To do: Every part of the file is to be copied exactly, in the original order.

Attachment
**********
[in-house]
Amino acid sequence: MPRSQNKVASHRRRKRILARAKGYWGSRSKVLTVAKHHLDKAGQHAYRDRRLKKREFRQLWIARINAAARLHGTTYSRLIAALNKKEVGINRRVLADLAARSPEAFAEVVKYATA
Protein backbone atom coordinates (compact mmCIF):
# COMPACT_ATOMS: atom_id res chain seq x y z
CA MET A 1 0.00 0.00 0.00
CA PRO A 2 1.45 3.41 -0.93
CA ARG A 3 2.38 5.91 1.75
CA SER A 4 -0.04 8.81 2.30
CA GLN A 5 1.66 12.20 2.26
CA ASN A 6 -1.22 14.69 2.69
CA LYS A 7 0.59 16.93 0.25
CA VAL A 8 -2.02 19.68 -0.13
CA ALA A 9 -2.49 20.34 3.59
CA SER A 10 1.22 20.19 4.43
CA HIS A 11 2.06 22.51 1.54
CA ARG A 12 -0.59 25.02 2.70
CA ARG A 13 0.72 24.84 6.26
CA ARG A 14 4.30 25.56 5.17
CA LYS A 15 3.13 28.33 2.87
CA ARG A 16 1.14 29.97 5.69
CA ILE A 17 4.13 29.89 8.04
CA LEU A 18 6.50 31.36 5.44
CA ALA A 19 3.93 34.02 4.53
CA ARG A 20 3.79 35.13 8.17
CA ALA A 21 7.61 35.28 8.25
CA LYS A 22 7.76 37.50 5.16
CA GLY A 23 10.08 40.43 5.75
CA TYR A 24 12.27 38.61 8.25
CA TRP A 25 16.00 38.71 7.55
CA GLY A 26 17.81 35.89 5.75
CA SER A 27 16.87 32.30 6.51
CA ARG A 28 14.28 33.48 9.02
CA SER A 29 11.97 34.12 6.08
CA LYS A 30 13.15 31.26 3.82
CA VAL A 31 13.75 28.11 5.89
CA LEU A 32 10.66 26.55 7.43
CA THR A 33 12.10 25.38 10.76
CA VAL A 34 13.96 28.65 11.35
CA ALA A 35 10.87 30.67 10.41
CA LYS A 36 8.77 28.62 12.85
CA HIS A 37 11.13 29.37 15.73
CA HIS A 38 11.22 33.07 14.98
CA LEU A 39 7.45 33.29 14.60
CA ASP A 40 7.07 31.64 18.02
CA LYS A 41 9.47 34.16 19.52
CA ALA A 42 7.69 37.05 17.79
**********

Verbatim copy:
[in-house]
Amino acid sequence: MPRSQNKVASHRRRKRILARAKGYWGSRSKVLTVAKHHLDKAGQHAYRDRRLKKREFRQLWIARINAAARLHGTTYSRLIAALNKKEVGINRRVLADLAARSPEAFAEVVKYATA
Protein backbone atom coordinates (compact mmCIF):
# COMPACT_ATOMS: atom_id res chain seq x y z
CA MET A 1 0.00 0.00 0.00
CA PRO A 2 1.45 3.41 -0.93
CA ARG A 3 2.38 5.91 1.75
CA SER A 4 -0.04 8.81 2.30
CA GLN A 5 1.66 12.20 2.26
CA ASN A 6 -1.22 14.69 2.69
CA LYS A 7 0.59 16.93 0.25
CA VAL A 8 -2.02 19.68 -0.13
CA ALA A 9 -2.49 20.34 3.59
CA SER A 10 1.22 20.19 4.43
CA HIS A 11 2.06 22.51 1.54
CA ARG A 12 -0.59 25.02 2.70
CA ARG A 13 0.72 24.84 6.26
CA ARG A 14 4.30 25.56 5.17
CA LYS A 15 3.13 28.33 2.87
CA ARG A 16 1.14 29.97 5.69
CA ILE A 17 4.13 29.89 8.04
CA LEU A 18 6.50 31.36 5.44
CA ALA A 19 3.93 34.02 4.53
CA ARG A 20 3.79 35.13 8.17
CA ALA A 21 7.61 35.28 8.25
CA LYS A 22 7.76 37.50 5.16
CA GLY A 23 10.08 40.43 5.75
CA TYR A 24 12.27 38.61 8.25
CA TRP A 25 16.00 38.71 7.55
CA GLY A 26 17.81 35.89 5.75
CA SER A 27 16.87 32.30 6.51
CA ARG A 28 14.28 33.48 9.02
CA SER A 29 11.97 34.12 6.08
CA LYS A 30 13.15 31.26 3.82
CA VAL A 31 13.75 28.11 5.89
CA LEU A 32 10.66 26.55 7.43
CA THR A 33 12.10 25.38 10.76
CA VAL A 34 13.96 28.65 11.35
CA ALA A 35 10.87 30.67 10.41
CA LYS A 36 8.77 28.62 12.85
CA HIS A 37 11.13 29.37 15.73
CA HIS A 38 11.22 33.07 14.98
CA LEU A 39 7.45 33.29 14.60
CA ASP A 40 7.07 31.64 18.02
CA LYS A 41 9.47 34.16 19.52
CA ALA A 42 7.69 37.05 17.79